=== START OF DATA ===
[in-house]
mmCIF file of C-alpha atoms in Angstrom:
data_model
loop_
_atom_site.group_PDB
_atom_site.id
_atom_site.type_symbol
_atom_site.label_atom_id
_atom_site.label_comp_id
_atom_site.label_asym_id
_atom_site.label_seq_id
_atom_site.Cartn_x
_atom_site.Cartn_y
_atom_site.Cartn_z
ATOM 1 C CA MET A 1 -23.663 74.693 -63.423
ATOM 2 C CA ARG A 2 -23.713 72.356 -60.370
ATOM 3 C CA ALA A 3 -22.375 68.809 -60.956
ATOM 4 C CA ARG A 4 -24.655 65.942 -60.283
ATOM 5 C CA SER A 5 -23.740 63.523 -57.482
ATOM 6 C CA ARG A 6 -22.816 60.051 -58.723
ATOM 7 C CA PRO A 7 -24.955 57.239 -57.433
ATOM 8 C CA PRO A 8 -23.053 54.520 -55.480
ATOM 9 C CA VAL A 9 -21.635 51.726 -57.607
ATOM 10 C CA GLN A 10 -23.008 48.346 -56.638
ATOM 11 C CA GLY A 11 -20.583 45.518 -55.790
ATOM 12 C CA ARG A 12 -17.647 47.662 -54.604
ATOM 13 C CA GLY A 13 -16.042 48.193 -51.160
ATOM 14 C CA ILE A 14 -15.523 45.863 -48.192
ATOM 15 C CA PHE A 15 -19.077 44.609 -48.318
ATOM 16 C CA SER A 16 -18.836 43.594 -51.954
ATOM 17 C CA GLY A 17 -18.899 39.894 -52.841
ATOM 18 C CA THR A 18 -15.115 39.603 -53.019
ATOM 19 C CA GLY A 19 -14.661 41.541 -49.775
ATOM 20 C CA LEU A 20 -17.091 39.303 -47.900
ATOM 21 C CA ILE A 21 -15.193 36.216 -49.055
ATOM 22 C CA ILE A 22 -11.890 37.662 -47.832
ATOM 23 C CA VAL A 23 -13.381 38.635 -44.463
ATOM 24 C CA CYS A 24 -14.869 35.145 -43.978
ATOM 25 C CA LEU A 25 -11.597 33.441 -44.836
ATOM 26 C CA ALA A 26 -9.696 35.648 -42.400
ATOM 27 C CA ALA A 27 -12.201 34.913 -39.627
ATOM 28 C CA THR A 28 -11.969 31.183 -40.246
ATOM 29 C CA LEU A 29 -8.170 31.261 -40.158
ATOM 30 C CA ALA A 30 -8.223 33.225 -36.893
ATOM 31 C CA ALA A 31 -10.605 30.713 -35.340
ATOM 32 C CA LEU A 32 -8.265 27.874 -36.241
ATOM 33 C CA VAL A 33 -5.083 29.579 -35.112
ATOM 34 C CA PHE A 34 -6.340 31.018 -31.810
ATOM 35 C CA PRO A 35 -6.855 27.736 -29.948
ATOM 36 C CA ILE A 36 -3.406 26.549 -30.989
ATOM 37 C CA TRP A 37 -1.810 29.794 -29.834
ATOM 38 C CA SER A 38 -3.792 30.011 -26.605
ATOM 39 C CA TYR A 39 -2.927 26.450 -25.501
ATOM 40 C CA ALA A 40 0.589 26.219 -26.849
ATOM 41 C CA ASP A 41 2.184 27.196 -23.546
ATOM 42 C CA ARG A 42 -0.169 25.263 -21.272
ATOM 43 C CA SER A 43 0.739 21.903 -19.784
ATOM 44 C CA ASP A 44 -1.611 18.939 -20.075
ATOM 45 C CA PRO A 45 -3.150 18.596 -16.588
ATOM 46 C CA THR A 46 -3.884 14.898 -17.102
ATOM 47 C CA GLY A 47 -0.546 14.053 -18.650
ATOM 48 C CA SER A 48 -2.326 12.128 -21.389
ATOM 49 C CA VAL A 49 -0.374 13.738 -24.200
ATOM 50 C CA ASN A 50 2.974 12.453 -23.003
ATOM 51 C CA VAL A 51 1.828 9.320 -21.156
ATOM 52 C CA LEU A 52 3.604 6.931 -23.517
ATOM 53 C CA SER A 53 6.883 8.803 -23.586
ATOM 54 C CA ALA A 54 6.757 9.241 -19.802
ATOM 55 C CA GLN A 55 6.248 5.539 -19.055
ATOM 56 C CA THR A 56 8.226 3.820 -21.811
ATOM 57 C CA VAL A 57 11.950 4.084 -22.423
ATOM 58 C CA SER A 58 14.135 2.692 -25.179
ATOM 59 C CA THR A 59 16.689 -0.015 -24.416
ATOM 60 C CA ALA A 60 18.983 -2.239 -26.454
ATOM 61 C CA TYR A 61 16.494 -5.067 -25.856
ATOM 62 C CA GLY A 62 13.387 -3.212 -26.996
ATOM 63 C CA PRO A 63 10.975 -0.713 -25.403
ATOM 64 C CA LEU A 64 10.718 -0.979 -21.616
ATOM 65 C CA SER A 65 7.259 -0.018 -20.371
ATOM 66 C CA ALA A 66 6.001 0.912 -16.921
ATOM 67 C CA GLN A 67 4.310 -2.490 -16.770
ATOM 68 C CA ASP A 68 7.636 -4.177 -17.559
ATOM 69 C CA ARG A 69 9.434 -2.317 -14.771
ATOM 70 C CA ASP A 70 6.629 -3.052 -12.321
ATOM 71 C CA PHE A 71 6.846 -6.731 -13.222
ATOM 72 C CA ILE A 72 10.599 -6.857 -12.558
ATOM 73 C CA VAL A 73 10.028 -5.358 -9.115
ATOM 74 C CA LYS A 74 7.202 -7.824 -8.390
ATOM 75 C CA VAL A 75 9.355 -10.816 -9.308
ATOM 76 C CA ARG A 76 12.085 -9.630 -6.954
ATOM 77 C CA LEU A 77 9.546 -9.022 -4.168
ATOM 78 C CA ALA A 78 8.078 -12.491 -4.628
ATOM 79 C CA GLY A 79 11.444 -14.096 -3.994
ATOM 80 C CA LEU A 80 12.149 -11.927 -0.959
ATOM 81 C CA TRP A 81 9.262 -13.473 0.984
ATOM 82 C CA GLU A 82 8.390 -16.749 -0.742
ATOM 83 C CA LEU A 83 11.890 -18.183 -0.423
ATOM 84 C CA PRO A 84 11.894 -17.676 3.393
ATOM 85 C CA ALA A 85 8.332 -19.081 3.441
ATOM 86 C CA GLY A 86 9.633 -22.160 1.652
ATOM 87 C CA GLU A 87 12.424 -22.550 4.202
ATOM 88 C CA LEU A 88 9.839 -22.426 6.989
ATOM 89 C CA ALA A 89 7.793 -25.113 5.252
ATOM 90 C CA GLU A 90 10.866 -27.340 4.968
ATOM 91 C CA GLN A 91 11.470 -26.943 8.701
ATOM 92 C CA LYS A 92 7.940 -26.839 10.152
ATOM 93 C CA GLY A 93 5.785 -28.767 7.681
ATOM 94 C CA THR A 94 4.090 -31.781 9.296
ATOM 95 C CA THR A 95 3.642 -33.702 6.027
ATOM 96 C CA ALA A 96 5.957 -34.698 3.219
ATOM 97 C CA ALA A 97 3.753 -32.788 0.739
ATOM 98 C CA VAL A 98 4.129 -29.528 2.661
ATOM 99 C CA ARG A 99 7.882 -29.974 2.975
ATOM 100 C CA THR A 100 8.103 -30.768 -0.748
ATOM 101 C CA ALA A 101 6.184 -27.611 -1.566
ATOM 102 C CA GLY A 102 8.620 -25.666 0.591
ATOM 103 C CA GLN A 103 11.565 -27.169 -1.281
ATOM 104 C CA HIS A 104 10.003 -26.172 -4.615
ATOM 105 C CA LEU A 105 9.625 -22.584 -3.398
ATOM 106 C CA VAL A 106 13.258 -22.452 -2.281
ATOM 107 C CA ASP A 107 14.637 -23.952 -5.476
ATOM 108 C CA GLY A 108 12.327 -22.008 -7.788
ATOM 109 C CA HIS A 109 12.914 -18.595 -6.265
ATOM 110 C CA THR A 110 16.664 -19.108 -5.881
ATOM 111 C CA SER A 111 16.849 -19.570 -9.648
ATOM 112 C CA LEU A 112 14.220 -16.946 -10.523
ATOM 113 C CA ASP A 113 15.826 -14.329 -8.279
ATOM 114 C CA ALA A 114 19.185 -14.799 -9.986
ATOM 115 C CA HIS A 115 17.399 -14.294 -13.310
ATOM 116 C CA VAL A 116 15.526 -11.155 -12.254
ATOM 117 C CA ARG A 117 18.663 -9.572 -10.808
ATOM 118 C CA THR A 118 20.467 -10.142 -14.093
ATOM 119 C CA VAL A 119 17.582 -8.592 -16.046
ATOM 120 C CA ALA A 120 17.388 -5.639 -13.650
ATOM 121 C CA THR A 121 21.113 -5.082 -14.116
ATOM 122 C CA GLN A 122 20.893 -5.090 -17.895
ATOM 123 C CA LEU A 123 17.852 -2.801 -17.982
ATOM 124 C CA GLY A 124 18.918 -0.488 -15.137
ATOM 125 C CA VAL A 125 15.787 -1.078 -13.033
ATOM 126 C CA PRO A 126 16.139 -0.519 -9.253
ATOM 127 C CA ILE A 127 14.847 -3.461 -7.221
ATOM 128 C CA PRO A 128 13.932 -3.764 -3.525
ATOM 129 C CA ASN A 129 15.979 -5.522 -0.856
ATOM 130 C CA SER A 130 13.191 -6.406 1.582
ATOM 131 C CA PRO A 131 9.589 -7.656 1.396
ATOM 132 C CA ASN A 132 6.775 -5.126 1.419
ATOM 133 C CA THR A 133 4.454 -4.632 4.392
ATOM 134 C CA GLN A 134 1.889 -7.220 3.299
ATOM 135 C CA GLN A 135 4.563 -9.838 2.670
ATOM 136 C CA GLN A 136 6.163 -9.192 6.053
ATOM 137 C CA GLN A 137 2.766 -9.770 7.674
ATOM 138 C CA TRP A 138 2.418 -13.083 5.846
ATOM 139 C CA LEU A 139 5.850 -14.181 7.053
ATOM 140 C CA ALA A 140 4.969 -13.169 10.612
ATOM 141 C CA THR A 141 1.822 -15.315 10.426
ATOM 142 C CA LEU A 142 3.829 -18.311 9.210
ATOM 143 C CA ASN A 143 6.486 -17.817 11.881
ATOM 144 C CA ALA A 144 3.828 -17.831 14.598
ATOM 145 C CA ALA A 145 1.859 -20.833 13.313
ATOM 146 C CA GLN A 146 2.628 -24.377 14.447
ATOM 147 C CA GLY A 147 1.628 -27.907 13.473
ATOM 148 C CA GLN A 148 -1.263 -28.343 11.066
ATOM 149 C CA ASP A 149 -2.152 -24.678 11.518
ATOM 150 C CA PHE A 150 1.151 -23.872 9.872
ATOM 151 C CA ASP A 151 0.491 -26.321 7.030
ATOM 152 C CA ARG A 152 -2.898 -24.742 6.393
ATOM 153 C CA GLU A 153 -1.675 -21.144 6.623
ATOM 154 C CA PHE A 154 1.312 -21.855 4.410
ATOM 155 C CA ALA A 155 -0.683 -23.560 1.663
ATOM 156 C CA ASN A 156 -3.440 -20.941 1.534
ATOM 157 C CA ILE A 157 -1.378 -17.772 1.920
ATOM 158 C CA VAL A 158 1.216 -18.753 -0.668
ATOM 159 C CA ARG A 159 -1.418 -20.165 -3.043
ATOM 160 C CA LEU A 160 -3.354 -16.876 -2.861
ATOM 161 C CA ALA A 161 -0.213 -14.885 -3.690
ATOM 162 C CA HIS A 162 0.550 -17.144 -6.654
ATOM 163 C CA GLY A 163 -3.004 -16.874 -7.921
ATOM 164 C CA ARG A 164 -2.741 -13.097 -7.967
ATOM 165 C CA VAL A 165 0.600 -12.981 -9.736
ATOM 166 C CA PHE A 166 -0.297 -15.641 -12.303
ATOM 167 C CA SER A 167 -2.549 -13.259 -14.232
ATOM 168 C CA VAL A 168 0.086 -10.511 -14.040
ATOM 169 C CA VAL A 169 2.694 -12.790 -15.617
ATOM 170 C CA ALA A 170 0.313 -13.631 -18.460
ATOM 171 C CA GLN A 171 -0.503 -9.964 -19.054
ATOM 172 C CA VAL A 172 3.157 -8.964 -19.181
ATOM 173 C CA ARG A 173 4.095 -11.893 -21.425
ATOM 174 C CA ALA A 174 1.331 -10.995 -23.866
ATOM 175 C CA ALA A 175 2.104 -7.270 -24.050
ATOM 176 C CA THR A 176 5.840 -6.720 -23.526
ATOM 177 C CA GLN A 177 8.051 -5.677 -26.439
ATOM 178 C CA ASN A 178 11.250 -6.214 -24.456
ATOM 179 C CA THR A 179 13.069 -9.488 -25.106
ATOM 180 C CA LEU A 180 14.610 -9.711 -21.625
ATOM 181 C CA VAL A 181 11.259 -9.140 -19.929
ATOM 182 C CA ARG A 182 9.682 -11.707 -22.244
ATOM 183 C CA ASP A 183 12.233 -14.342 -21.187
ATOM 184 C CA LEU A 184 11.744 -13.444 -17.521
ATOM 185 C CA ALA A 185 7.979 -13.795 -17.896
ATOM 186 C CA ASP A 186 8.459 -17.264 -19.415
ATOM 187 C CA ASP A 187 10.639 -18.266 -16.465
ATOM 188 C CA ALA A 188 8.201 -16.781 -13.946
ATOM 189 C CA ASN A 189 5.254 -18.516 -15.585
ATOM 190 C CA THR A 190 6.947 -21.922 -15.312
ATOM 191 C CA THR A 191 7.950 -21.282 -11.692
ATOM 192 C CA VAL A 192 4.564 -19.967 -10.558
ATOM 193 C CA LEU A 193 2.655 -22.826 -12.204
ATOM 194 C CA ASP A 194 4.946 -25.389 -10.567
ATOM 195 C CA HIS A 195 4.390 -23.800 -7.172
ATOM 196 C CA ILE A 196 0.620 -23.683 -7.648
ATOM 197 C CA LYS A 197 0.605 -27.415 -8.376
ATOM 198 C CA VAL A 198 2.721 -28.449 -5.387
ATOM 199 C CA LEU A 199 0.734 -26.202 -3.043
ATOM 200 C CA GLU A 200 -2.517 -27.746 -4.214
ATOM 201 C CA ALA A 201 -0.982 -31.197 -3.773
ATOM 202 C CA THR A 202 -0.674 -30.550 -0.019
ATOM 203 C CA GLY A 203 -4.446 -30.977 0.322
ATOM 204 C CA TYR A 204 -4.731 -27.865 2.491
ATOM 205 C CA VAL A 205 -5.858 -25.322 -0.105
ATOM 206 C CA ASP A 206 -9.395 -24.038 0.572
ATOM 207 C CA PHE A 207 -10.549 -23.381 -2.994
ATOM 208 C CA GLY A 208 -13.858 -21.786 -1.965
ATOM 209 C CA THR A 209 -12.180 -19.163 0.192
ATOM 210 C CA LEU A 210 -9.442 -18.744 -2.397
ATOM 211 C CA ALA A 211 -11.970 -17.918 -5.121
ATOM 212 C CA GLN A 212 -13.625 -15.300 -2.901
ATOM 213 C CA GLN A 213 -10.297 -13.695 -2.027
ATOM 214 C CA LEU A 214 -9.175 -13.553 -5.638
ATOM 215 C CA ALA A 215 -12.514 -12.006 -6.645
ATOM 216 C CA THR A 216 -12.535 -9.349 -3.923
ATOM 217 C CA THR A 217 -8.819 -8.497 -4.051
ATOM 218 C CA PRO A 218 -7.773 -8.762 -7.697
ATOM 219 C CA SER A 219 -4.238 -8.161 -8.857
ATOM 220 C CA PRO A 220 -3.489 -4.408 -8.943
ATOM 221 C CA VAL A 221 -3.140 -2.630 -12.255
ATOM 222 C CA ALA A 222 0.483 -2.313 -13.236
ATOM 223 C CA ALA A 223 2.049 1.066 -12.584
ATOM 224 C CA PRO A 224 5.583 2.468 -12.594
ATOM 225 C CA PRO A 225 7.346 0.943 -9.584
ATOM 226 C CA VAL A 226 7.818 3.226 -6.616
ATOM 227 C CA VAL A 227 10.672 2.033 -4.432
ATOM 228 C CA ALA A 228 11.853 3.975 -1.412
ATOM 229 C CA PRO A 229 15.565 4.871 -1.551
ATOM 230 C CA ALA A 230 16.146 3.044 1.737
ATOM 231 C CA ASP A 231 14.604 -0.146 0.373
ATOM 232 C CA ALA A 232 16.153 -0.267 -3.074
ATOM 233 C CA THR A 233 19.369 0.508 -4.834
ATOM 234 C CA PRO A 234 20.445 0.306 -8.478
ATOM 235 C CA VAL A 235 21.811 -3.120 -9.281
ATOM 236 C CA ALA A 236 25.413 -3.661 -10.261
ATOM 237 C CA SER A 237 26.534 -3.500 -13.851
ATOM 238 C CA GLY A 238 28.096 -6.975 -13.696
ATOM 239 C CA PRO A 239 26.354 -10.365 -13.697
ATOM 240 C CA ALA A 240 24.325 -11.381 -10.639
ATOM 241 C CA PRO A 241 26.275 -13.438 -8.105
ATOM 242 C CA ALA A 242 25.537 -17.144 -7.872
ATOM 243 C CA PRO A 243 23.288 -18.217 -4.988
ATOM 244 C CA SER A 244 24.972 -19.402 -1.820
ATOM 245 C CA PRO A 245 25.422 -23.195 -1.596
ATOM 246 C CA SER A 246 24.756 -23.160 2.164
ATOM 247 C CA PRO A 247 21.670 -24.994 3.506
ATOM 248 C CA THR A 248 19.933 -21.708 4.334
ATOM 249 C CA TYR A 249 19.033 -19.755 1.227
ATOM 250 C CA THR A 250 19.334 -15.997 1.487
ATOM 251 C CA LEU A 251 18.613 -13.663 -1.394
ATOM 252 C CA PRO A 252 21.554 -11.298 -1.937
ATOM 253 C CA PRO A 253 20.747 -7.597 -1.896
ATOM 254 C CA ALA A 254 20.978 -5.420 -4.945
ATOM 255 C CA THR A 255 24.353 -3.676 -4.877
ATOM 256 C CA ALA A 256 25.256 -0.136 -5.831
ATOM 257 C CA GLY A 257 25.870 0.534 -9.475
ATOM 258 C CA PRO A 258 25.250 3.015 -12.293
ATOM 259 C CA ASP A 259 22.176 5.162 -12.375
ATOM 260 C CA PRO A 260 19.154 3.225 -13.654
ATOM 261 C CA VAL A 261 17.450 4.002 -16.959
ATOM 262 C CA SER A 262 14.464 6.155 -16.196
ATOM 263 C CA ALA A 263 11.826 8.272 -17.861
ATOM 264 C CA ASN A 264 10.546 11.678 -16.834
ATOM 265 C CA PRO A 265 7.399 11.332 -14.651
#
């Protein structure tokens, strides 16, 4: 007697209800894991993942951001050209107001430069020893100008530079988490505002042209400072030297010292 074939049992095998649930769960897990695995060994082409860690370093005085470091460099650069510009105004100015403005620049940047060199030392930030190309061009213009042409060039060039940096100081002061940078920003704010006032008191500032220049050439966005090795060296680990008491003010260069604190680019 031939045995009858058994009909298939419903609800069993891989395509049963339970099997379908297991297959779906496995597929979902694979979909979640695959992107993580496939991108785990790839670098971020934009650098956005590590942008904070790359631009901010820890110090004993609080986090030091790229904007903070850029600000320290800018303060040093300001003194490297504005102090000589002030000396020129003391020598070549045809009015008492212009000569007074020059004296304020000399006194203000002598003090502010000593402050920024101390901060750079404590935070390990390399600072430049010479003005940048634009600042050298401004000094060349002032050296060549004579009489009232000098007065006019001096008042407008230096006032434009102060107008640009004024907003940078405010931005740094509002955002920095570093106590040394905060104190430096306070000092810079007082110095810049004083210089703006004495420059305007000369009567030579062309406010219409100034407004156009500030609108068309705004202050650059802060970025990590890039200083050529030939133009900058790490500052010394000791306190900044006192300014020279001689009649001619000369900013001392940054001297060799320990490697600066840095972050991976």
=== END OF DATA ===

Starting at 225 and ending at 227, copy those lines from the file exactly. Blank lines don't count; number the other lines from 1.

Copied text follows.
ATOM 211 C CA ALA A 211 -11.970 -17.918 -5.121
ATOM 212 C CA GLN A 212 -13.625 -15.300 -2.901
ATOM 213 C CA GLN A 213 -10.297 -13.695 -2.027